| Event type

10 kilometres Race Walk, Men

Date8 – 11 July 1912
LocationStockholms Olympiastadion, Stockholm
Participants23 from 11 countries

The 10 kilometre walk appeared on the Olympic program for the first time in 1912, although it would be an Olympic event in 1912-1924, and 1948-52. The pre-Olympic favorites were both British - George Larner who had won both walks at the 1908 Olympics, and had won the AAA 7-mile walk in 1911, and Ernie Webb who had won the AAA 7-mile walk in 1908-1910, and was the silver medalist in both walks at the 1908 Olympics. The world best in 1912 was 45:43.5 set by Paul Gunia (GER) in Berlin on 24 October 1908. For unknown reasons, neither Larner nor Gunia competed and in their absence, Webb was expected to win easily.

But Webb could not match Canada’s George Goulding, who had also competed at the 1908 Olympics. At London, Goulding had placed 4th in the 3,500 metre walk, did not finish in his heat of the 10 mile walk, and also ran the marathon, finishing 22nd. However, since 1908, Goulding had greatly improved and had beaten Webb at match races in Toronto in the summer of 1910. After winning the gold medal, Goulding’s first act was to send a telegram to his wife. It read only, “Won - George.”

But Goulding spoke more of the final, as given in Henry Roxborough’s Canada at the Olympics, “In the final, I took the lead right from the start. When I was about 40 yards ahead of Webb, I thought the judges were after me. One of them said something in Swedish which I didn’t understand; but when I turned toward him I saw a broad grin on his face and concluded he must have said something nice. Still, it was a ticklish moment, for the judges had the right to pull anyone off the track without previous warnings. With other judges, I could have improved my time; but during the last mile, when I had a lead of about 75 yards, I slowed considerably and took no chance of being disqualified. Besides, in the first heat, I had rubbed the skin off my toes, while wearing almost new shoes; and in the final my feet were really torturing. However, in winning, I soon forgot the pain and remembered only the pleasure.”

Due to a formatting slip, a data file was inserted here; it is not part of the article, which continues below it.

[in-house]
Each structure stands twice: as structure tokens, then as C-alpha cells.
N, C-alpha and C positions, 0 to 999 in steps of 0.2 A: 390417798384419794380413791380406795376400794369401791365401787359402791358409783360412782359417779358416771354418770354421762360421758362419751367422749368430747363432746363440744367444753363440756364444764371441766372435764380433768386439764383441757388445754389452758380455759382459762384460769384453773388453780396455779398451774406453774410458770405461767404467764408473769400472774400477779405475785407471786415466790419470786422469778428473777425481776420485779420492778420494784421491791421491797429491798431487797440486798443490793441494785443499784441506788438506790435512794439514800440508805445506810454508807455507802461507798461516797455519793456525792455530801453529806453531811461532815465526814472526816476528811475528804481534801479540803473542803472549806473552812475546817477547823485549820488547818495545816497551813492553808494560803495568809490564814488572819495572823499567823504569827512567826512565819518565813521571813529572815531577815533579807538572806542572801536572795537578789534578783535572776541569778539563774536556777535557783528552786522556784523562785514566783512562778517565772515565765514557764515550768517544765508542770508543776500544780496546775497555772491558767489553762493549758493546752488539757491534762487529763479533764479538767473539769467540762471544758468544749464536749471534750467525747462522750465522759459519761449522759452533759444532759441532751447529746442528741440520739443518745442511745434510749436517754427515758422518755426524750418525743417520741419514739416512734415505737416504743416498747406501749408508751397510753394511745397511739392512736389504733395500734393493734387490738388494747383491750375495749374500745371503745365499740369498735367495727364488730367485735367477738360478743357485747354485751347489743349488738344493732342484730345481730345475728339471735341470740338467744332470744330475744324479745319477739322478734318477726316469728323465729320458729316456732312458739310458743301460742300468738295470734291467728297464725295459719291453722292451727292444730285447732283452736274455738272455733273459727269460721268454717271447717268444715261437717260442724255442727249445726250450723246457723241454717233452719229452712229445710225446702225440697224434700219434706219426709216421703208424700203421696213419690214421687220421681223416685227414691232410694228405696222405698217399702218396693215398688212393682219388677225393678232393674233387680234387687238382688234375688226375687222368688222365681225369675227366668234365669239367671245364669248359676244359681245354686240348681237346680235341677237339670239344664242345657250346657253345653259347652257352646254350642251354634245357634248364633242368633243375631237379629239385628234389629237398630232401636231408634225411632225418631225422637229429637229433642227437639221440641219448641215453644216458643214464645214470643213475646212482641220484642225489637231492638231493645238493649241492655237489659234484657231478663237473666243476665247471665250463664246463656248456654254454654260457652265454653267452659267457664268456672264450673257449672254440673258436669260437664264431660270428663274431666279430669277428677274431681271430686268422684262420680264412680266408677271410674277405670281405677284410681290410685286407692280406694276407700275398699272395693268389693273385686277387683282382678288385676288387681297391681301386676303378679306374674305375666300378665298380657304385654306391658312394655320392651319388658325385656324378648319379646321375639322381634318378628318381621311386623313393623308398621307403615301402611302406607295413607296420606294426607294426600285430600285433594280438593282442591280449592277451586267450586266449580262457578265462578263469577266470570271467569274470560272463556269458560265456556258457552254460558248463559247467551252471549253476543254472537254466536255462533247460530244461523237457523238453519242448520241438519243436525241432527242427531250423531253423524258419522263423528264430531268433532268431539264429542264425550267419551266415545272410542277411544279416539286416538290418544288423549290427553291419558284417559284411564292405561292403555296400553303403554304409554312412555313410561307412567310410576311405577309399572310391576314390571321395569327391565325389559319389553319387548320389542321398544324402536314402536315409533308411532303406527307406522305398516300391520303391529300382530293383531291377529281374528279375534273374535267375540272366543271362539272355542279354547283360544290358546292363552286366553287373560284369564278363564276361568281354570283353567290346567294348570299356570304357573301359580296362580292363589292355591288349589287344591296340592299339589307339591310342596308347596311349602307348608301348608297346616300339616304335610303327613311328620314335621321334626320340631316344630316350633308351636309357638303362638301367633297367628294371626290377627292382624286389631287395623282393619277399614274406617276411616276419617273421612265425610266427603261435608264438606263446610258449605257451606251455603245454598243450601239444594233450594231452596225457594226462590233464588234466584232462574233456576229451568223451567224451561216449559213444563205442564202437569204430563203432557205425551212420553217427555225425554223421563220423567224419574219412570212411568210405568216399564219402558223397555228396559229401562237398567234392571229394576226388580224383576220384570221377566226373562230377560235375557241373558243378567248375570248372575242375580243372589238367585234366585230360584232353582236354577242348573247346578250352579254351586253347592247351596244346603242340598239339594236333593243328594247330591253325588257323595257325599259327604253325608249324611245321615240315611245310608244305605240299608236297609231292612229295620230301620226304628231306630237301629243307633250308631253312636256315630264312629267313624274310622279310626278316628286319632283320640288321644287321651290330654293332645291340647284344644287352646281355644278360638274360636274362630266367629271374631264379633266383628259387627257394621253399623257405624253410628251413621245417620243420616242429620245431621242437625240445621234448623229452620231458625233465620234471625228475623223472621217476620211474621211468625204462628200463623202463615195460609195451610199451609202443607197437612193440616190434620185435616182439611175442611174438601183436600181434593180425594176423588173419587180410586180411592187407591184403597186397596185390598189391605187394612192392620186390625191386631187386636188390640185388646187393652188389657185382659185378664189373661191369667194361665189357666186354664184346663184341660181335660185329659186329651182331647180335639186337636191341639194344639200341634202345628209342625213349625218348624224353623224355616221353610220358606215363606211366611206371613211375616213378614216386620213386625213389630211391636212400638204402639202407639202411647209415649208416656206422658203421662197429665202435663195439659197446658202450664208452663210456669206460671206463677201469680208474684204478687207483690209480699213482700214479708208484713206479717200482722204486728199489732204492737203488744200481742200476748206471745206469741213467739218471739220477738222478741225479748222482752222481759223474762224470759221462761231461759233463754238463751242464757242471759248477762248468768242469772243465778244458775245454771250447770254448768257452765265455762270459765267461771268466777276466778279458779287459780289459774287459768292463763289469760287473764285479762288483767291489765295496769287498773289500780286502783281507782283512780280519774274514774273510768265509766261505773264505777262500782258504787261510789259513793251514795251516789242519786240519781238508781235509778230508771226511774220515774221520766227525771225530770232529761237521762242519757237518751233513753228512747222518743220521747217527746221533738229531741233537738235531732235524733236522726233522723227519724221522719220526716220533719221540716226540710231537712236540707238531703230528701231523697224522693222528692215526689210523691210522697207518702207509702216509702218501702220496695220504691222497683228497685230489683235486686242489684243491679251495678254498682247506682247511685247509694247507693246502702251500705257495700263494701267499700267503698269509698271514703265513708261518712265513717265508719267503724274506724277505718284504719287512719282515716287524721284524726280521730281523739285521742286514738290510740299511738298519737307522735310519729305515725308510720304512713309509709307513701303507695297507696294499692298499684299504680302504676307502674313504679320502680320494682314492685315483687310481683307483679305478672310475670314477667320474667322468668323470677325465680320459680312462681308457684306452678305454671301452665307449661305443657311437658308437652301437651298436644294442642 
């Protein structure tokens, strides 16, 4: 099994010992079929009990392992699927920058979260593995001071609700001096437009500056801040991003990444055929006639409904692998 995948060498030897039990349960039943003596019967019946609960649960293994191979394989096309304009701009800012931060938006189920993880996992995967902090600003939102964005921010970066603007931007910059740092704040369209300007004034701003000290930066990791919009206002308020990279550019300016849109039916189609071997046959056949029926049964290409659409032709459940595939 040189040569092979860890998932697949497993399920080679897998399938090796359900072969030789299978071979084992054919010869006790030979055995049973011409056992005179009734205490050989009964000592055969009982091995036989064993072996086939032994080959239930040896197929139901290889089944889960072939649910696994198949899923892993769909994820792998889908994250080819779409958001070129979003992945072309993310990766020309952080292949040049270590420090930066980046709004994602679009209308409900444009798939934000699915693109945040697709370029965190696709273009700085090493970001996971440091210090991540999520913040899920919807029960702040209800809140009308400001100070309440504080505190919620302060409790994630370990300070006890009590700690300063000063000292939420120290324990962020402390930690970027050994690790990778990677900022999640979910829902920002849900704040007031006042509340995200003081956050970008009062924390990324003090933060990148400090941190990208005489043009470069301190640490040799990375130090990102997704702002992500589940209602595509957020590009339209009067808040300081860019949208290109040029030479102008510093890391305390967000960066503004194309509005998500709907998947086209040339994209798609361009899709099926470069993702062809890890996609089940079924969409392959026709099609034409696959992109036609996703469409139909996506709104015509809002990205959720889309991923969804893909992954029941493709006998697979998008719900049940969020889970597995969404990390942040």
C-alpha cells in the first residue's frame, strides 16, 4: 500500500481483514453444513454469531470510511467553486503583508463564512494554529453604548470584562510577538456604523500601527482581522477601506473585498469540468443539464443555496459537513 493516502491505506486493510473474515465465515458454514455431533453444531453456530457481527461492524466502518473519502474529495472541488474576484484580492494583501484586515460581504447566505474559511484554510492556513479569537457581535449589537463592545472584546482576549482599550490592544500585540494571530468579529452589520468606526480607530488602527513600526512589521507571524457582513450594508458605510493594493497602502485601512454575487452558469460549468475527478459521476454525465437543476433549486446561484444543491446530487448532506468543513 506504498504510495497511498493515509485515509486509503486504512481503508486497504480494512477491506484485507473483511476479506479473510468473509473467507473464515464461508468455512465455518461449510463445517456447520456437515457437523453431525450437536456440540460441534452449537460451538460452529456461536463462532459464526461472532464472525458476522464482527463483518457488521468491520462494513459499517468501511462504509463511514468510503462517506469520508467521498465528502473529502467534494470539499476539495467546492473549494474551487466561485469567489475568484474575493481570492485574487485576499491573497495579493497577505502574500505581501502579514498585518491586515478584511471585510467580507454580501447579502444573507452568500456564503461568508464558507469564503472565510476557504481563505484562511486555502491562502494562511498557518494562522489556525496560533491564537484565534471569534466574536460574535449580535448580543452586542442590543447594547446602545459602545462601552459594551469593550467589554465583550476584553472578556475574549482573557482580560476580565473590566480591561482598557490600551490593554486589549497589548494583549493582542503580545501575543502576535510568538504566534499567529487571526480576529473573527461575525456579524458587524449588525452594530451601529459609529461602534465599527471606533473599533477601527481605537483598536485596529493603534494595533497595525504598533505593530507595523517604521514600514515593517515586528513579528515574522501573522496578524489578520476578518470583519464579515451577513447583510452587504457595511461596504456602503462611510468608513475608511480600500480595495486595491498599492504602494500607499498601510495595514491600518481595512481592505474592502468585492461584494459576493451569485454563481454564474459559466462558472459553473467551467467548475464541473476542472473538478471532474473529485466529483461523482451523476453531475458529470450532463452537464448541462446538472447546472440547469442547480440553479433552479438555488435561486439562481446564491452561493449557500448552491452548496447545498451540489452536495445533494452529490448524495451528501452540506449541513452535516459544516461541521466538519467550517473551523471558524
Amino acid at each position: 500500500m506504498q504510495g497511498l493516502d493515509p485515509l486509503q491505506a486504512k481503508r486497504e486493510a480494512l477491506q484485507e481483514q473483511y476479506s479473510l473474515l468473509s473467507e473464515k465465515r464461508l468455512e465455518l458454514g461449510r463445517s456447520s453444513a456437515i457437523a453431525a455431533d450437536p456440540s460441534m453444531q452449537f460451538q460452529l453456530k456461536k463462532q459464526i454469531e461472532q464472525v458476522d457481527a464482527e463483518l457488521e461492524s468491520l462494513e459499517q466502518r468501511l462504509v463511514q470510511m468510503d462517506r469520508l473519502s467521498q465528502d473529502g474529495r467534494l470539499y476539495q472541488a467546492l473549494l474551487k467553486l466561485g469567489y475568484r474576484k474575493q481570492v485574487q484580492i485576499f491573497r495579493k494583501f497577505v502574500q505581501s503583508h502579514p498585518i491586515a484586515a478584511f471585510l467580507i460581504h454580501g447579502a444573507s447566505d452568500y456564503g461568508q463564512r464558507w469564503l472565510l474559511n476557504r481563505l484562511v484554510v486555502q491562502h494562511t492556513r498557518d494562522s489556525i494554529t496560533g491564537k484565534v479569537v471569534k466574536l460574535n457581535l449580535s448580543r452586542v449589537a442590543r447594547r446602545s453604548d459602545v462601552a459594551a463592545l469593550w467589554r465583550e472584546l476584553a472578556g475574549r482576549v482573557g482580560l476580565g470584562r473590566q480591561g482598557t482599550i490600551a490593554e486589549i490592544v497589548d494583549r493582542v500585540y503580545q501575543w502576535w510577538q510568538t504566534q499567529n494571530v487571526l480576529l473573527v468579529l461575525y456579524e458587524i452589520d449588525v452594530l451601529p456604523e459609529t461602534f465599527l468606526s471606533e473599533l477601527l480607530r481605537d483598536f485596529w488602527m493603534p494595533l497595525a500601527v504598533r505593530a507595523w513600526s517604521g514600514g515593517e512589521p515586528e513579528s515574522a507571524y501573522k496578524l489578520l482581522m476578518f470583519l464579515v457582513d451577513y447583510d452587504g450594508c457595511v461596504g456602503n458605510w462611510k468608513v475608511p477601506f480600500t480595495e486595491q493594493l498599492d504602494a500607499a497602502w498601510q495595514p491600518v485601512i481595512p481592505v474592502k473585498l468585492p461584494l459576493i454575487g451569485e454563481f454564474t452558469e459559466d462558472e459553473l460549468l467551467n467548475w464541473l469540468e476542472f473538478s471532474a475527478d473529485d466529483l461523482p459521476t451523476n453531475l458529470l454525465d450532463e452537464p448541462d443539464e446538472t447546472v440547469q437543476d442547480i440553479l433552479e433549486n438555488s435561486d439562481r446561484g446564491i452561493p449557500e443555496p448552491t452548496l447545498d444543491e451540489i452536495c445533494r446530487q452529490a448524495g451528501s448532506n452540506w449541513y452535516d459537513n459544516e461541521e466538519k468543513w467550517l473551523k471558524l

1George GouldingCANORGold
2Ernie WebbGBRSilver
3Nando AltimaniITABronze
4Aage RasmussenDEN
ACVilhelm GylcheDEN
ACBill PalmerGBR
ACThomas DumbillGBR
ACWilliam YatesGBR
ACArthur St. NormanRSA
ACFrederick KaiserUSA
6 h1 r1/2Sam SchwartzUSA
6 h2 r1/2Alfred VoellmekeUSA
7 h1 r1/2Edward RenzUSA
7 h2 r1/2Rolando SalinasCHI
8 h2 r1/2Henrik Ripszám, Jr.HUN
9 h2 r1/2Aleksis AideRUS
AC h1 r1/2Rudolf RichterBOH
AC h1 r1/2Karl LukkRUS
AC h2 r1/2Eduard HermannRUS
AC h2 r1/2William MurrayANZ
AC h2 r1/2Niels PedersenDEN
AC h2 r1/2Bobby BridgeGBR
AC h2 r1/2István DrubinaHUN
DNSWalery JaworskiAUT
DNSPéter SzablárHUN
DNSJohn KarlsenUSA
DNSGeorge MortonUSA
DNSPeter PaxiánHUN
DNSMario VitaliITA
DNSJános PatakHUN
DNSTommy HammondGBR
DNSMihály FeketeHUN
DNSLouis ScottUSA

Round One (8 July 1912 — 9:30)

Top five in each heat advanced to the final.

Heat One

1George GouldingCAN47:14.5QOR
2Ernie WebbGBR47:25.4Q
3Aage RasmussenDEN48:15.8Q
4Nando AltimaniITA48:54.2Q
5Bill PalmerGBR51:21.0Q
6Sam SchwartzUSA53:30.8
7Edward RenzUSA53:30.8
DNFRudolf RichterBOH
DNFEduard HermannRUS

Heat Two

1William YatesGBR49:43.6Q
2Arthur St. NormanRSA50:17.9Q
3Thomas DumbillGBR50:57.6Q
4Vilhelm GylcheDEN51:13.8Q
5Frederick KaiserUSA51:31.8Q
6Alfred VoellmekeUSA52:29.2
7Rolando SalinasCHI55:02.0
8Henrik Ripszám, Jr.HUN55:20.6
9Aleksis AideRUS59:24.2
DQNiels PedersenDEN
DQBobby BridgeGBR
DQWilliam MurrayANZ
DQIstván DrubinaHUN

Final (11 July 1912 — 11:15)

1George GouldingCAN46:28.4OR
2Ernie WebbGBR46:50.4
3Nando AltimaniITA47:37.6
4Aage RasmussenDEN48:00.0
DNFVilhelm GylcheDEN
DNFBill PalmerGBR
DNFFrederick KaiserUSA
DQArthur St. NormanRSA
DQThomas DumbillGBR
DQWilliam YatesGBR